Bad Buying: How Organisations Waste Billions through Failures, Frauds and F*ck-ups hits the virtual shops and bookshelves next Thursday the 8th (you can order it here) so in the next five days, I’ll take you briefly through the chapters of the book. Literally thousands of people (well, one at least) asked to see the contents page so here it is, at the end of this article.
Chapter 1 looks at specifications. And I’m sorry to play to stereotypes (and my wonderful “boss” at Penguin is Irish) but my favourite story is the Irish government buying super high-tech digital printing equipment – only to find that the machinery was too big to fit into the Dublin parliament building where it was going to be housed. Take the roof off, that’s the answer… Which just goes to show, that while specifications for complex IT programmes or mega-construction projects can be a problem, sometimes the basics (like dimensions) can catch us out.
But we can also under-specify, trying to save money but in a manner that causes problems or doesn’t deliver real value. There is a theory for instance that the Titanic sank because of cheap iron rivets that weren’t up to the job. And one of my early successes as a young procurement manager was paying more than I could have got away with in order to get innovative Easter Egg packaging designs from my suppliers. Within a couple of years, those new products helped Mars go from having no presence in that market at all, to selling millions of eggs and being a market leader – yes, it’s the famous Milky Way Rocket Carton!
In the book, we then move on to understanding the market and choosing suppliers. That takes us into dodgy social media practices, the Rowntrees historical cocoa market wipe-out, and the problems when you give contracts to your friends. I know, you would never do that… Anyway, more tomorrow, and here is the contents list.
PART 1: FAILURE
1. Getting the Specification Right: Irish printers, Easter- egg rockets and Aussie train toilets
2. Understanding the Market: Cocoa beans, fake followers and rehabilitating offenders
3. Choosing Suppliers: Dodgy T-shirts, working with mates and banking fiascos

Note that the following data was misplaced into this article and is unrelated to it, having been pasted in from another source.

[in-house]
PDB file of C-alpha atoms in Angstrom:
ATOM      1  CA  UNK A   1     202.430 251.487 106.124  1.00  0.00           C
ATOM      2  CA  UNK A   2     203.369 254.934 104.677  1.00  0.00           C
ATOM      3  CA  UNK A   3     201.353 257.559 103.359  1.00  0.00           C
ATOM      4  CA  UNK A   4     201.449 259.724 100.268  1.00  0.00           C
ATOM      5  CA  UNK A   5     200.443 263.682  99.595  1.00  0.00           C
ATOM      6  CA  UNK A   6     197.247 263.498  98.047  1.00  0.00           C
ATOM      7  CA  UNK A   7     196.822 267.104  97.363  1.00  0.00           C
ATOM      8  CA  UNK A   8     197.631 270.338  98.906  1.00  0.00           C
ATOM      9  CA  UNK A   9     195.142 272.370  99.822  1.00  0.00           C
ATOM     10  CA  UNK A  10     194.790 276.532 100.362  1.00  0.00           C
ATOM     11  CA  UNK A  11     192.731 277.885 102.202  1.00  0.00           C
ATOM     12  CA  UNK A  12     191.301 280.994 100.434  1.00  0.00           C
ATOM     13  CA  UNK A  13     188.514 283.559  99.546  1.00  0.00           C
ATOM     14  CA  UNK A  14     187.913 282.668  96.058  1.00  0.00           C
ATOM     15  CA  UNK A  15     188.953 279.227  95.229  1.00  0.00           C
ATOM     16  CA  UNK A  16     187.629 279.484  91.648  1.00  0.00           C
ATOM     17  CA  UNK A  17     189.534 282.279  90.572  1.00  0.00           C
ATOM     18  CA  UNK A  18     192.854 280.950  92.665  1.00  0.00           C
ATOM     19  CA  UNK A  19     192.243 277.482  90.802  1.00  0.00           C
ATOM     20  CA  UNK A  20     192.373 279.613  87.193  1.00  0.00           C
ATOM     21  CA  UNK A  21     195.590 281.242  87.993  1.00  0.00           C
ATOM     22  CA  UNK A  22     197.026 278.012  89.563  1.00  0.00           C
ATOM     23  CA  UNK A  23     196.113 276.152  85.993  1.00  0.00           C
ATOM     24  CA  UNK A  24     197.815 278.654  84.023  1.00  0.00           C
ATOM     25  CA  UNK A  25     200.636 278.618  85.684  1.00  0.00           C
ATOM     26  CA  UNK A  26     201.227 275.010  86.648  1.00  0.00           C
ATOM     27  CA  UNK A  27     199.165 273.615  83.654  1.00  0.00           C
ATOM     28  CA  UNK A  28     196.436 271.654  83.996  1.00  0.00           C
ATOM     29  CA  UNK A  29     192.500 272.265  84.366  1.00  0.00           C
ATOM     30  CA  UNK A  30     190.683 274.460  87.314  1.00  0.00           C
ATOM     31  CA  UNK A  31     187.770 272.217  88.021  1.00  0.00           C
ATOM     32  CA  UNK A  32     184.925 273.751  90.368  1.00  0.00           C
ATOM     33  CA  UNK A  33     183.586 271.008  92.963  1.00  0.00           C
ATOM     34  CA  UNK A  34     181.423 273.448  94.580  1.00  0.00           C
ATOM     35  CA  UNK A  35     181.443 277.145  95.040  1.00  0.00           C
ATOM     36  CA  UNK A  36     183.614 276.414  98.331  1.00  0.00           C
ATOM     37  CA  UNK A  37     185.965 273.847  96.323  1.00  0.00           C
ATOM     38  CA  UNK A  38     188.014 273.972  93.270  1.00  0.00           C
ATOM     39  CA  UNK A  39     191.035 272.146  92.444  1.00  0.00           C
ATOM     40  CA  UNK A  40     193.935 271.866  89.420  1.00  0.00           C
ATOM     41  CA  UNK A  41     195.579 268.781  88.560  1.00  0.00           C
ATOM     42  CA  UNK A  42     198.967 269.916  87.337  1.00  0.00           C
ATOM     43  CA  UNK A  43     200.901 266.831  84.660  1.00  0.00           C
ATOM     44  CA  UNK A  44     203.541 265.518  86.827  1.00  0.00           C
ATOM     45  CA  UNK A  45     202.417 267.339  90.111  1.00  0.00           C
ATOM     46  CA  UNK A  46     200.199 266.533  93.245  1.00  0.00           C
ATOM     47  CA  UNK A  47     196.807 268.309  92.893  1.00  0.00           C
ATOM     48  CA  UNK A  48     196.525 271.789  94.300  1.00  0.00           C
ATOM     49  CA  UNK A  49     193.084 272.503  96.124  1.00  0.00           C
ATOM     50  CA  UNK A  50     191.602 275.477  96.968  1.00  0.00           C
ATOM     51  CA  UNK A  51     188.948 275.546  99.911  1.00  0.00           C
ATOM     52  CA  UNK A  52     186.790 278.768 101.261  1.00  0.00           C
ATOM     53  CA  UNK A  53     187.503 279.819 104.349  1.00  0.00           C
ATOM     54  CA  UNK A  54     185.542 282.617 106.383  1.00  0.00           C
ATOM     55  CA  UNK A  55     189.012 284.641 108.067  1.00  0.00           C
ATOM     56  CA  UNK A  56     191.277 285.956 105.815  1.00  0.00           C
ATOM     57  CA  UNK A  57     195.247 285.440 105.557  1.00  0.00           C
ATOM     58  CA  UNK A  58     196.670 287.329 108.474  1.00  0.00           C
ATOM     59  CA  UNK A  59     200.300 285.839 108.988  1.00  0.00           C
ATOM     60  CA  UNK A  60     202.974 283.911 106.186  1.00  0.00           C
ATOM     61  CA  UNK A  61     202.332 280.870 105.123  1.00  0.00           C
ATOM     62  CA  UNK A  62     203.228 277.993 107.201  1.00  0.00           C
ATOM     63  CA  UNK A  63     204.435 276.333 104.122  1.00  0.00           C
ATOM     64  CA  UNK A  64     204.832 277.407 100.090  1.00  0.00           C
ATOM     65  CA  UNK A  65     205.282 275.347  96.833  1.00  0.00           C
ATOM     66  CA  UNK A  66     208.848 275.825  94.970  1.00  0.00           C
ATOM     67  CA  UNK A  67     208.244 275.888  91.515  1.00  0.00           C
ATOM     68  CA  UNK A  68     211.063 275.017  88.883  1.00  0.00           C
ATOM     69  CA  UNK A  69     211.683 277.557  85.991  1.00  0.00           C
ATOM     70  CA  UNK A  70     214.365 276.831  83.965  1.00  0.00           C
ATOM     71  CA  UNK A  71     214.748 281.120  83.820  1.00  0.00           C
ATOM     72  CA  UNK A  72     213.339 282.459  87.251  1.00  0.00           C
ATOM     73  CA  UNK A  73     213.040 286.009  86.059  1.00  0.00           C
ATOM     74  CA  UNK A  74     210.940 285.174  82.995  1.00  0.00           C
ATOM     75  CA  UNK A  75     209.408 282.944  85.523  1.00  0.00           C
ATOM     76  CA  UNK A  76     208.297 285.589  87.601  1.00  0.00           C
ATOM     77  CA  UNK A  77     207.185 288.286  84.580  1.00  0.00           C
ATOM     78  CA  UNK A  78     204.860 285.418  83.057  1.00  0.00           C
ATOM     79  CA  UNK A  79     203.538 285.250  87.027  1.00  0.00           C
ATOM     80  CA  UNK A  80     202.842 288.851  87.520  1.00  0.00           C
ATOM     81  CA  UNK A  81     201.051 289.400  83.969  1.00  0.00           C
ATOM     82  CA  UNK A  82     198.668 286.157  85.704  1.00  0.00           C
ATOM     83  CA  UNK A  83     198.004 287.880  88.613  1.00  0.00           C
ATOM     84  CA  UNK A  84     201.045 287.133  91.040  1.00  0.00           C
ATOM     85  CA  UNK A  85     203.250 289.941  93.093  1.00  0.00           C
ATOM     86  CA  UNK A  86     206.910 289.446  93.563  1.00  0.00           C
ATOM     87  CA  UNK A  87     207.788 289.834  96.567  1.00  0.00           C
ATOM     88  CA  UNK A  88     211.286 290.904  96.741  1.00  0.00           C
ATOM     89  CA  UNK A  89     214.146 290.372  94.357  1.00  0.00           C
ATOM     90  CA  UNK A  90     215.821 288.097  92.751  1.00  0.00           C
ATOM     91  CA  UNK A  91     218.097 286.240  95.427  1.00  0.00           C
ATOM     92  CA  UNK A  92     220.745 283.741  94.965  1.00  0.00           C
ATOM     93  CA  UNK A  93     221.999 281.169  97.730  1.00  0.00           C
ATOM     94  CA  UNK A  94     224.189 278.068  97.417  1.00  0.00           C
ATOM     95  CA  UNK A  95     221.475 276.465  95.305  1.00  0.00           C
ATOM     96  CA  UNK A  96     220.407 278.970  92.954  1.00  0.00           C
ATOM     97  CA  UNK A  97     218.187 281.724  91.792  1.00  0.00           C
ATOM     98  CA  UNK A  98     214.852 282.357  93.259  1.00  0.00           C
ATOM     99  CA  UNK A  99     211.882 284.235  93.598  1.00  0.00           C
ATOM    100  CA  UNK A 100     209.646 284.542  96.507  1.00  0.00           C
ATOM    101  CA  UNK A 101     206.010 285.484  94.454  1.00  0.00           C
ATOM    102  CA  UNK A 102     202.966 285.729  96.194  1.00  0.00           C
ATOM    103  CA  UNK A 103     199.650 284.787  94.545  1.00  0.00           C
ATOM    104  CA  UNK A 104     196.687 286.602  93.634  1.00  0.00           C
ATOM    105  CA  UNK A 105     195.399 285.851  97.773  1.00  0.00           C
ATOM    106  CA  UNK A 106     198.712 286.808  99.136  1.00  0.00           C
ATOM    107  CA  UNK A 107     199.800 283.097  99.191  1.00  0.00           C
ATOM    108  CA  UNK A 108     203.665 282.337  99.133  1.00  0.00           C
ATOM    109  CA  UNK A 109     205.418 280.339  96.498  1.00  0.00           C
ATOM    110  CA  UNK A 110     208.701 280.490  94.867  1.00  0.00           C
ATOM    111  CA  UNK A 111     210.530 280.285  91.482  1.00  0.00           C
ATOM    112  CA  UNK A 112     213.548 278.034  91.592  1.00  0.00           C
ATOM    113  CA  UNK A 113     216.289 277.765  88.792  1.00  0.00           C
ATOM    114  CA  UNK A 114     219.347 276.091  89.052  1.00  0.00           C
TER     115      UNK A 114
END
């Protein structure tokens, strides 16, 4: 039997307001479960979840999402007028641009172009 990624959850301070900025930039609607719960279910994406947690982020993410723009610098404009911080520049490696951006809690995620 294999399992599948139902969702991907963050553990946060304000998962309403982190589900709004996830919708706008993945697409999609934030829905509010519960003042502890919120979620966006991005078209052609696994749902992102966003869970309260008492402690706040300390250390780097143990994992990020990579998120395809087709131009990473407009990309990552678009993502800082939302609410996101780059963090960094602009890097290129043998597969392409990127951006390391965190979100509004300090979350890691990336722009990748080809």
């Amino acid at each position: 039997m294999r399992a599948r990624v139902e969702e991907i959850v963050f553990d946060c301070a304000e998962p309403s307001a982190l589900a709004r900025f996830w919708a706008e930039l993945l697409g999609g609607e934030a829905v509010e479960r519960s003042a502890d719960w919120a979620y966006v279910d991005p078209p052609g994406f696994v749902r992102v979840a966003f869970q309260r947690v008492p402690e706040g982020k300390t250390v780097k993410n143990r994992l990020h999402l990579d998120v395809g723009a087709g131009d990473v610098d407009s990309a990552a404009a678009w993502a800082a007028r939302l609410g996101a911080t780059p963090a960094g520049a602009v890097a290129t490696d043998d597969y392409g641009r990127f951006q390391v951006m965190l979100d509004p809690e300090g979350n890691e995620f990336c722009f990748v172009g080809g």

4. Don’t Get Too Dependent: Seat covers, hospital rip-offs and bigger isn’t always better
Bad Buying Award – Schlitz Beer
5. How to Negotiate: Charlie Hurley, missile interceptors and consultants’ lunches
6. Understanding Incentives: Cultivating coca, Dutch traffic jams and Birmingham call centres
7. How Not to Be Stupid (particularly if you’re a politician): Misplaced airports, imaginary ferries and Indian offsets
Bad Buying Award – NHS National IT Programme (NPfIT)
8. Trust No One (at least not suppliers): Lulu the dog, French concert halls and US Navy ships
9. Coping with Change: Technology disasters, fried- chicken shortages and Crossrail delays
10. What’s the Risk?: The wrong fish, Japanese earthquakes and running bears
Bad Buying Award – Berlin Brandenburg (not yet an) Airport
11. The Joys of Contract Management: Bollards, Xmas parties and big IT overspends
PART 2: FRAUD & CORRUPTION
12. The Fundamentals of Fraud: Power stations, hotel bills and the greyhound-racing mafia
13. Who Am I Really Buying From?: Marine hoses, Indian brewers and the ’Ndrangheta
14. Fixing the Supplier Selection: Canadian politics, working with Mum and painting the NHS
Bad Buying Award – Fat Leonard and the US Navy
15. What Am I Really Buying?: Bomb detection, Frenchified kiwi fruit and spaceship resilience
16. Spending Someone Else’s Money: Florida dogs, owl jars and sex lairs
17. What Am I Paying For?: Pricey potatoes, horse semen and shops in Wolverhampton
18. Politics and Fraud: Ski-jumping, bribing dictators and Austrian promises
Bad Buying Award – Petrobas and Odebrecht
19. Preventing Fraud: Collusion, checking and commitments
PART 3: HOW TO AVOID THE F** K-UPS
20. Ten Principles for Good Buying